United States Senate Inquiry

Day 12

Testimony of John Bottomley, cont.

Senator SMITH.
Are Marconi operators absolutely under the control of the captains of the ships on which they serve?

Mr. BOTTOMLEY.
To the best of my knowledge, they are as long as they are on board ship. The captain is the absolute ruler of his ship.

Senator SMITH.
Is it not true that your operators can talk to each other and that, as a matter of fact, they are almost constantly chatting when in touch with each other?

Mr. BOTTOMLEY.
There is an absolute rule against such chatting or talking or exchanging matters not of proper business connected with wireless, but it would be impossible to follow each operator and find out that he did not chat or speak with another. As a general rule they do not do so. None of our best men follow that practice. If it was discovered, the operator would be severely reprimanded, and many times shore stations have picked up chatting between operators which has led, in some instances to discharge, and in others to very severe reprimanding of offenders. It is one of the rules which should be most strictly observed by operators. They are not there for their own purposes at all.

Senator SMITH.
You must admit, Mr. Bottomley, that no captain can know of these personal messages between operators.

Mr. BOTTOMLEY.
Oh, no; of course not.

Senator SMITH. (continuing)
Unless informed by the operator himself.

Mr. BOTTOMLEY.
No, sir; he would not know anything about it.

Senator SMITH.
The testimony in this case clearly shows that there is more or less social and personal communication between operators on shipboard and at coast stations as well.

Mr. BOTTOMLEY.
If that is so, it is very much to be deplored, and any instance brought to our notice will be severely dealt with. I speak for the whole allied Marconi companies in that respect.

Senator SMITH.
Do you not think this practice should be regulated by law; that it ought to be made the subject of the inquiry by the Berlin convention; in order to insure the proper transaction of public business?

Mr. BOTTOMLEY.
I think the matter might be brought up at the Berlin conference or convention. I presume it will be.

Senator SMITH.
Mr. Bottomley, Mr. Marconi said he sent a personal message to the operator of the Carpathia two nights before that ship reached New York ordering him to send to the Associated Press a description of what happened to the Titanic. Can you give any reason why this request was not complied with?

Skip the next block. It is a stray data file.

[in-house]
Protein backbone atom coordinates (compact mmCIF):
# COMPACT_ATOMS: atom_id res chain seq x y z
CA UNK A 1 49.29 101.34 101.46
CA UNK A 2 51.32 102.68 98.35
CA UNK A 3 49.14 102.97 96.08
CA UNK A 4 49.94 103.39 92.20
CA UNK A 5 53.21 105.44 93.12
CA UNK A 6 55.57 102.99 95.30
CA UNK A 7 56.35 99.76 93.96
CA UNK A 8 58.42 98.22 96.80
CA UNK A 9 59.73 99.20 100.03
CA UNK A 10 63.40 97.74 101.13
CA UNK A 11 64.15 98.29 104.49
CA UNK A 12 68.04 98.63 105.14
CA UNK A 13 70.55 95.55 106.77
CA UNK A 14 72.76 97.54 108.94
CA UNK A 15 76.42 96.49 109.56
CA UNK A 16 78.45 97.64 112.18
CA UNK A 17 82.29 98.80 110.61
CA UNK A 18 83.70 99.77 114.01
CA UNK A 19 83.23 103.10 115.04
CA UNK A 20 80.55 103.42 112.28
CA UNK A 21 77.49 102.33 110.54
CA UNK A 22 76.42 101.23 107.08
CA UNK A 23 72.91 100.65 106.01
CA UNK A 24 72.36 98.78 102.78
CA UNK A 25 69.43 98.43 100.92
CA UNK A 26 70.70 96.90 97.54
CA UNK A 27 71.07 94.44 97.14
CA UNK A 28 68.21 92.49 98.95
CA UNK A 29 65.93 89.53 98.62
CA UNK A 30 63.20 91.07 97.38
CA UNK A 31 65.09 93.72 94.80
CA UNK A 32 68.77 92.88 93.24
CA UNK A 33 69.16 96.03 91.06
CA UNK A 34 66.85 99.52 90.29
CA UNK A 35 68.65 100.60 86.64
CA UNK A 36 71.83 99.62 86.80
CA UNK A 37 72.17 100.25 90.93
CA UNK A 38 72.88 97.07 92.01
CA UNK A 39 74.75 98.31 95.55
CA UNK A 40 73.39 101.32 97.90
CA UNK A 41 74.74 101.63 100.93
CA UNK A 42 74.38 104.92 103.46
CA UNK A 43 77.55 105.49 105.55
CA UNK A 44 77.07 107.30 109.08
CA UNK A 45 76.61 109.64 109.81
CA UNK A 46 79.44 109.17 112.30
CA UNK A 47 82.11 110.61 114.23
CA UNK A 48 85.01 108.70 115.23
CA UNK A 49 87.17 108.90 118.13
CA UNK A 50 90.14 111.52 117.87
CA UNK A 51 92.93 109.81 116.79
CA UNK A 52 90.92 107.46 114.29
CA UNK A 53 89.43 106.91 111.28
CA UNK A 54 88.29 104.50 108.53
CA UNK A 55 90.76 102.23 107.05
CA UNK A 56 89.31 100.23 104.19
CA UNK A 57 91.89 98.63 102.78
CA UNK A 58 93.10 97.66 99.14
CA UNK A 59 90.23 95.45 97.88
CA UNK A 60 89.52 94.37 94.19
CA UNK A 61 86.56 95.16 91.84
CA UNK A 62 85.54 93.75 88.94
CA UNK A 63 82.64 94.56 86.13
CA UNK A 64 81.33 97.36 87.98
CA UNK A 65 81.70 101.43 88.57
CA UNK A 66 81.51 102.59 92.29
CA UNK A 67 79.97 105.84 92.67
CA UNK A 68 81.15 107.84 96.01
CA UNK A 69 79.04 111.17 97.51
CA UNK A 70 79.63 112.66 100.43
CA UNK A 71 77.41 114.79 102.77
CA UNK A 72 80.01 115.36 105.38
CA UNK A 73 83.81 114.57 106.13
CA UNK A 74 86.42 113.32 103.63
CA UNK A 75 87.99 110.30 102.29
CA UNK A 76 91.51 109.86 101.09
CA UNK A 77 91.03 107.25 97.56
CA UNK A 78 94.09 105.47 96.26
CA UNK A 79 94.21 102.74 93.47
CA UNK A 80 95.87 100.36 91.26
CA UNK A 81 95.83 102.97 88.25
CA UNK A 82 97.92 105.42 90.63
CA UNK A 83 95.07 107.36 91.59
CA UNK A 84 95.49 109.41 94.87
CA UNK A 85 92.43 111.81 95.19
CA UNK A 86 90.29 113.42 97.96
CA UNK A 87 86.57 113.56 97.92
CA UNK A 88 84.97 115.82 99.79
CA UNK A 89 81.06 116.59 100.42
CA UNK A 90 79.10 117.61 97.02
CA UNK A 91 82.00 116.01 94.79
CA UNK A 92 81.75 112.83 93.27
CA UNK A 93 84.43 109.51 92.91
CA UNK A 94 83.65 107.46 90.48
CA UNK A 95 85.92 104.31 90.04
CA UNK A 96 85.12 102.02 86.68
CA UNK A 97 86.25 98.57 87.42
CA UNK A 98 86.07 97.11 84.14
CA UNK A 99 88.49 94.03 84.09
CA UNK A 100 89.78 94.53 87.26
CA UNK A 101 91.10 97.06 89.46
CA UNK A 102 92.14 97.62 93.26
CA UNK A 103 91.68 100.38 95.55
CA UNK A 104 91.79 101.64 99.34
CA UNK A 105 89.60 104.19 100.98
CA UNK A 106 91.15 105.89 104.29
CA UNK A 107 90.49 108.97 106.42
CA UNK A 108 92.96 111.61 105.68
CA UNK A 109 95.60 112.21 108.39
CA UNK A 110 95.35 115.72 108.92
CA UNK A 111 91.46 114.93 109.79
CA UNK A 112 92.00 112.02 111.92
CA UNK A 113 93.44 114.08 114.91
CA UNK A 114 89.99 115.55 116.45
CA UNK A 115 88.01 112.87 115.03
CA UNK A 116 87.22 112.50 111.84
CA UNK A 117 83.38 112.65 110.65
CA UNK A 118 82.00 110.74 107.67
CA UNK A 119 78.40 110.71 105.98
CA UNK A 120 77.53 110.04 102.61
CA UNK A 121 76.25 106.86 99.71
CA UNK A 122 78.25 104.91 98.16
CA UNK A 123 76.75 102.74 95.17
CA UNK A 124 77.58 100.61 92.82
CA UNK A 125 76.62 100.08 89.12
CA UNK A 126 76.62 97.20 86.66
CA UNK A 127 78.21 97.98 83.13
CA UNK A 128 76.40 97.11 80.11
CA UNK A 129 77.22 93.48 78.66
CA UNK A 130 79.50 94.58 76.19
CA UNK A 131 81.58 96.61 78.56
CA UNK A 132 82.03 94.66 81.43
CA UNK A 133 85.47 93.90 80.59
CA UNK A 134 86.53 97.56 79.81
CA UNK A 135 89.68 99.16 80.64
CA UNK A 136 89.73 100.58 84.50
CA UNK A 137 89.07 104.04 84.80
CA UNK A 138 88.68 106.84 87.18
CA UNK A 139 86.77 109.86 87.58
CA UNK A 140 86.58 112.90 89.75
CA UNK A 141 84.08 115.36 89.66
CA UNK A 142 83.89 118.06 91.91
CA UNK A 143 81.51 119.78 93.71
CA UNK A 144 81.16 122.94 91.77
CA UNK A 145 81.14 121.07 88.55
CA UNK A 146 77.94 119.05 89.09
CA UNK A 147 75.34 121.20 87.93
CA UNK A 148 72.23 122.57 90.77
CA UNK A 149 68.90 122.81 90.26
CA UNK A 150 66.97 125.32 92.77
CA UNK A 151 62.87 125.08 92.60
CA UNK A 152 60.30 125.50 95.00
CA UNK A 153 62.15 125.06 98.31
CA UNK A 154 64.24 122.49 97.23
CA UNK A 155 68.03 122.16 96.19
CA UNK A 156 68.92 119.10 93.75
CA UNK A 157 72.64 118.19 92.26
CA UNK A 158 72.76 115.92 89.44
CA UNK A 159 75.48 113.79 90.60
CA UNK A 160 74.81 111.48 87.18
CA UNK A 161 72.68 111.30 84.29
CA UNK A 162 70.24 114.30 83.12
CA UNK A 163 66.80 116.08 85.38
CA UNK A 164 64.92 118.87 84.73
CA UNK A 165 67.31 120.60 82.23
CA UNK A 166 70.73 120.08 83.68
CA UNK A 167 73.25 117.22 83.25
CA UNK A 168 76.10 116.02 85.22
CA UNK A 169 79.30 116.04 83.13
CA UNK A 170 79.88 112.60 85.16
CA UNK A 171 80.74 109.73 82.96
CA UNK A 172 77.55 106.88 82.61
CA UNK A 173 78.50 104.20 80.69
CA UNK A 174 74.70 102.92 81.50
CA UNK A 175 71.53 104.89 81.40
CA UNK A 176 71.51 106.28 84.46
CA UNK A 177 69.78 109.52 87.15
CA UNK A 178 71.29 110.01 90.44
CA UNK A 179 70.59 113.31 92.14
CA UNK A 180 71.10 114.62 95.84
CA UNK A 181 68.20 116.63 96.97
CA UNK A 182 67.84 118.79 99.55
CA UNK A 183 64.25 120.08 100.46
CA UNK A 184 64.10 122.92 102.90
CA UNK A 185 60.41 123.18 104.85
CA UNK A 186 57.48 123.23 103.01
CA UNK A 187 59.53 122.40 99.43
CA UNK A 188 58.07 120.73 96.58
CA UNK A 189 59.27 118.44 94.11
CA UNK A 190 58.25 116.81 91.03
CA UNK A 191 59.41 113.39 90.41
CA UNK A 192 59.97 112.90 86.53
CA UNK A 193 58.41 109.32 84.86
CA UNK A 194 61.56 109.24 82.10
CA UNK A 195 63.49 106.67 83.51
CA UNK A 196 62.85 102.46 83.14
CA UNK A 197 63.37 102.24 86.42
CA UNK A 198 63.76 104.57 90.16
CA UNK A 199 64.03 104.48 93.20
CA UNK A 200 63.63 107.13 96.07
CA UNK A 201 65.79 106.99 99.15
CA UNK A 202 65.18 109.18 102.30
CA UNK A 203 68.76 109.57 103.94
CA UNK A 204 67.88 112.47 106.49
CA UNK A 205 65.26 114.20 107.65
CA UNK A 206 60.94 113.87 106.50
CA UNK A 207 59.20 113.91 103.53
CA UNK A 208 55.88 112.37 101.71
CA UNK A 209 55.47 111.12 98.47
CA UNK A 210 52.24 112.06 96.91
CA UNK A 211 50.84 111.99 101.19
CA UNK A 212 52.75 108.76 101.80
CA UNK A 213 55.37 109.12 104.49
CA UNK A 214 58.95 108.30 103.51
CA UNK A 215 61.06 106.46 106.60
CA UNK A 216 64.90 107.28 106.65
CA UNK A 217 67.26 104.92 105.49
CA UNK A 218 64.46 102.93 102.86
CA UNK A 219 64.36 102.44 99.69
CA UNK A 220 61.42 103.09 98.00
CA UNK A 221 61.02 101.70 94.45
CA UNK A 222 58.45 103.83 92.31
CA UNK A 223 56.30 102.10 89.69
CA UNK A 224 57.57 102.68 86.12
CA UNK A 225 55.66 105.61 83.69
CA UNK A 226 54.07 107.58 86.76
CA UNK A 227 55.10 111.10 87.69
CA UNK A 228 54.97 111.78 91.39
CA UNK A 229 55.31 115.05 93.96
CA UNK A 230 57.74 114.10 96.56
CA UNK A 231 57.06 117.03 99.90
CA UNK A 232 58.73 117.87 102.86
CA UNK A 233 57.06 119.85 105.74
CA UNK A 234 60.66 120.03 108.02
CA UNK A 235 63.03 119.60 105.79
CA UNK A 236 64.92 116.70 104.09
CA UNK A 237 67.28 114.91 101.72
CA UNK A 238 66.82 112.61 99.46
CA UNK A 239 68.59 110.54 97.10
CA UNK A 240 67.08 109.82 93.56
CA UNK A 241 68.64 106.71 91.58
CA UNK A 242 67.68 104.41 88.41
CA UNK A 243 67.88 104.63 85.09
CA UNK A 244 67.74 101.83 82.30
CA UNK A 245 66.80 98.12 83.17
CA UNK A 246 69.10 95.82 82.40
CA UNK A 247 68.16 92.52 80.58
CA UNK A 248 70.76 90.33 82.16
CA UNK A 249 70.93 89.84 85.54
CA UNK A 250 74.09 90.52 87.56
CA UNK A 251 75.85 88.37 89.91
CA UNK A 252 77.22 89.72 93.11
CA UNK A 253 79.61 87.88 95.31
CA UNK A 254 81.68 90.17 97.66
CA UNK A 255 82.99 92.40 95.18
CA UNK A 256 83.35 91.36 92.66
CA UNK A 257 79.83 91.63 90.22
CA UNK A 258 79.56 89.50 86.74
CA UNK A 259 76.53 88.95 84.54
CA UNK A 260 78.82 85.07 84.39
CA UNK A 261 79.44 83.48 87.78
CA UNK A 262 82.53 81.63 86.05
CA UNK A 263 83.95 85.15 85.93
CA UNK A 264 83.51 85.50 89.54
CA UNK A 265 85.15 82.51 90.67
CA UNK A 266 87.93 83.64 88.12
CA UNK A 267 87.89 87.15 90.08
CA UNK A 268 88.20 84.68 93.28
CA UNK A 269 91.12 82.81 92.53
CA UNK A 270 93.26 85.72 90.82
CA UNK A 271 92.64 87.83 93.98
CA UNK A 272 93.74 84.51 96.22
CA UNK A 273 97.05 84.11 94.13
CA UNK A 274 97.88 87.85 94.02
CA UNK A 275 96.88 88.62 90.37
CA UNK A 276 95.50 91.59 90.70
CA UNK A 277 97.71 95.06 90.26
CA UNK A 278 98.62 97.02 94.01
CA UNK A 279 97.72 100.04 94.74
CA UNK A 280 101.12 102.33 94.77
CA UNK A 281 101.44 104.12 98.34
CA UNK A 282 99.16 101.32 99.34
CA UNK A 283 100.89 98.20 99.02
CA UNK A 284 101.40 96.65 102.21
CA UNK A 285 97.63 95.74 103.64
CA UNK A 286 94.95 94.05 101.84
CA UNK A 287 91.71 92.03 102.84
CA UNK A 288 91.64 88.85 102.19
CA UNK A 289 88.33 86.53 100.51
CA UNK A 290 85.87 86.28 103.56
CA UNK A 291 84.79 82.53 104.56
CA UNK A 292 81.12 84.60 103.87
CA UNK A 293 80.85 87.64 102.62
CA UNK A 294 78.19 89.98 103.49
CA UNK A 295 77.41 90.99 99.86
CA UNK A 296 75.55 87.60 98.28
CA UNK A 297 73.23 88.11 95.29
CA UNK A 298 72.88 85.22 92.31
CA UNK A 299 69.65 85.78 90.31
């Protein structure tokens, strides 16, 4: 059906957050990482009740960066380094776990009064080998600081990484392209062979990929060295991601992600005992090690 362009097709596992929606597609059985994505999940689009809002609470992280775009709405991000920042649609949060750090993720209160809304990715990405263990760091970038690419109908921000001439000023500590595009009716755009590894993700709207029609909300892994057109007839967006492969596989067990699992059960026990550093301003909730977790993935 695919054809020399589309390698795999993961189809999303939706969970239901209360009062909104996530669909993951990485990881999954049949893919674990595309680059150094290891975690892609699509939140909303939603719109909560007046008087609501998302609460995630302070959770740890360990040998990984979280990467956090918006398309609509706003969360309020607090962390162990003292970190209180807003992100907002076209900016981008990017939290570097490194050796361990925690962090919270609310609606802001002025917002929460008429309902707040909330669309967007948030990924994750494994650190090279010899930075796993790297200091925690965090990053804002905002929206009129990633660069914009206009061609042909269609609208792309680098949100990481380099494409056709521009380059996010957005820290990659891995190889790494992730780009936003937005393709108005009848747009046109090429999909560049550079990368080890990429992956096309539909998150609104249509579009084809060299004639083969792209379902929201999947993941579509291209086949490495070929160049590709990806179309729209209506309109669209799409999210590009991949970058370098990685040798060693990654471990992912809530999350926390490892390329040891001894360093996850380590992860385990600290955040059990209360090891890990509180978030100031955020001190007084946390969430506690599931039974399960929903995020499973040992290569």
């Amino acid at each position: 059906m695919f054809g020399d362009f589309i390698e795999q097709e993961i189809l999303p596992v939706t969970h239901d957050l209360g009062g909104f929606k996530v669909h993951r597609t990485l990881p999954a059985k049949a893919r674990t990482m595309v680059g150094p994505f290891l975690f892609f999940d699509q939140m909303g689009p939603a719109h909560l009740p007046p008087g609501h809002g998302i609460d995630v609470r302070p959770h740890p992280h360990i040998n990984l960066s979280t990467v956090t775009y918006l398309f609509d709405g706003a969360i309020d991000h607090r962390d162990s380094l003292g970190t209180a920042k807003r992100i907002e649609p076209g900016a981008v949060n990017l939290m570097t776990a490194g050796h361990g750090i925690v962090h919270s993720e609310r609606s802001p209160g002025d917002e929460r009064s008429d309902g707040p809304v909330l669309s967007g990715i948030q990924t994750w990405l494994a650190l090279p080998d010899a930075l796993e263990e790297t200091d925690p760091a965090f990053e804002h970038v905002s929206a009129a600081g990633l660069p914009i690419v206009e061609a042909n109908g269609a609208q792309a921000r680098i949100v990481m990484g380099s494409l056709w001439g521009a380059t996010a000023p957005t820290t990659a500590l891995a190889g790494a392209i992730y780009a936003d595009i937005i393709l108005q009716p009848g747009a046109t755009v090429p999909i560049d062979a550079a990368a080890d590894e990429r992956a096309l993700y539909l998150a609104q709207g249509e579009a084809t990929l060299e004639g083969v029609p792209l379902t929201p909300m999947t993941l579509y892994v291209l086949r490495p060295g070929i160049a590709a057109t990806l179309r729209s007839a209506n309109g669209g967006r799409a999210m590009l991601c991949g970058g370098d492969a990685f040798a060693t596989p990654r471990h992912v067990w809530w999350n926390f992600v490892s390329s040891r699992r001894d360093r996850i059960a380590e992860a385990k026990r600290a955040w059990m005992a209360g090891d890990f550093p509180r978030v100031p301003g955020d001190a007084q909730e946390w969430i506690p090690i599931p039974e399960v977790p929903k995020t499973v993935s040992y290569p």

Mr. BOTTOMLEY.
None but that the operator was unable to cope with the business which he had in hand.

Senator SMITH.
And as to that you are not fully advised?

Mr. BOTTOMLEY.
As to that I am not fully advised.

Senator SMITH.
Can the orders of the president of your company, or of any of its general officers be disregarded with impunity?

Mr. BOTTOMLEY.
The circumstances are so exceptional that I would be unable to answer that question properly. I think that an operator should do as I would do - give every possible attention to any request sent out by Mr. Marconi; but an officer of this company is of no greater importance than the smallest person on board the boat who has friends ashore.

Senator SMITH.
So far as I have been able to observe during the hearings before the committee, I have as yet seen no one whose message was either delivered to or sent from the Carpathia for a passenger. How can you account for that?

Mr. BOTTOMLEY.
I am unable to account for it at all. We do not control the operator of the Carpathia in any way. He is under the direction of Marconi's International Marine Communication Co.

Senator SMITH.
Do you know whether he received any injunction of silence from that company?

Mr. BOTTOMLEY.
I know that he received no injunction of silence from that company so far as any man can know that, because I am confident the company sent out no such injunction.

Senator SMITH.
Do you think that your operator on the Carpathia should have put aside important messages, such as this, in order that he might send messages bearing upon the personal comfort of passengers of that ship?

Mr. BOTTOMLEY.
That would be my opinion. I think the people on the ship were suffering tremendously, and the matter of news was of next to no importance except to satisfy the cravings of the public. That is my honest opinion.

Senator SMITH.
Do you believe that the failure to respond to this request was entirely to the operator?

Mr. BOTTOMLEY.
I think so.

Senator SMITH.
What influence, in your opinion, did the plan of Bride and Cottam to market the news which was in their possession have in this case?

Mr. BOTTOMLEY.
Absolutely none, in my opinion, because they knew nothing about any plan to market the news until after it was too late to send anything to the press or anywhere else.

Senator SMITH.
Do you not think they were aware of the success of Operator Binns in disposing of information in his possession at the time of the Republic disaster?

Mr. BOTTOMLEY.